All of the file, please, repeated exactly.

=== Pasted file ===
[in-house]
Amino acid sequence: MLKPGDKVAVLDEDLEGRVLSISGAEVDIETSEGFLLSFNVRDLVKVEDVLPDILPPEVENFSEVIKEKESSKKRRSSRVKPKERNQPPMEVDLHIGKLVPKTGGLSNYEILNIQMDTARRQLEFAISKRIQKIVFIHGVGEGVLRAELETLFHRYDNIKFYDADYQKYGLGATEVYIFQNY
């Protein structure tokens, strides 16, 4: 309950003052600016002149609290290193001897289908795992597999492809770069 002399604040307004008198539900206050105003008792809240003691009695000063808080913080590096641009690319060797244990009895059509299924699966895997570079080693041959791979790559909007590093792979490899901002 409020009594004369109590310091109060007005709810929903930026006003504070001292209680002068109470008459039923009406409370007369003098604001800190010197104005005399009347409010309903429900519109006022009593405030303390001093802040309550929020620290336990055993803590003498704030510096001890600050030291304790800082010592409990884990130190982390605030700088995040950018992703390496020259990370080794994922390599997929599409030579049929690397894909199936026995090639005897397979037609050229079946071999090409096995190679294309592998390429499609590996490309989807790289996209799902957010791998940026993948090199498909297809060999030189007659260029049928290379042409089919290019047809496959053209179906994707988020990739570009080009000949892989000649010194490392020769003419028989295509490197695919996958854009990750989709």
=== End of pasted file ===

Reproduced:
[in-house]
Amino acid sequence: MLKPGDKVAVLDEDLEGRVLSISGAEVDIETSEGFLLSFNVRDLVKVEDVLPDILPPEVENFSEVIKEKESSKKRRSSRVKPKERNQPPMEVDLHIGKLVPKTGGLSNYEILNIQMDTARRQLEFAISKRIQKIVFIHGVGEGVLRAELETLFHRYDNIKFYDADYQKYGLGATEVYIFQNY
């Protein structure tokens, strides 16, 4: 309950003052600016002149609290290193001897289908795992597999492809770069 002399604040307004008198539900206050105003008792809240003691009695000063808080913080590096641009690319060797244990009895059509299924699966895997570079080693041959791979790559909007590093792979490899901002 409020009594004369109590310091109060007005709810929903930026006003504070001292209680002068109470008459039923009406409370007369003098604001800190010197104005005399009347409010309903429900519109006022009593405030303390001093802040309550929020620290336990055993803590003498704030510096001890600050030291304790800082010592409990884990130190982390605030700088995040950018992703390496020259990370080794994922390599997929599409030579049929690397894909199936026995090639005897397979037609050229079946071999090409096995190679294309592998390429499609590996490309989807790289996209799902957010791998940026993948090199498909297809060999030189007659260029049928290379042409089919290019047809496959053209179906994707988020990739570009080009000949892989000649010194490392020769003419028989295509490197695919996958854009990750989709």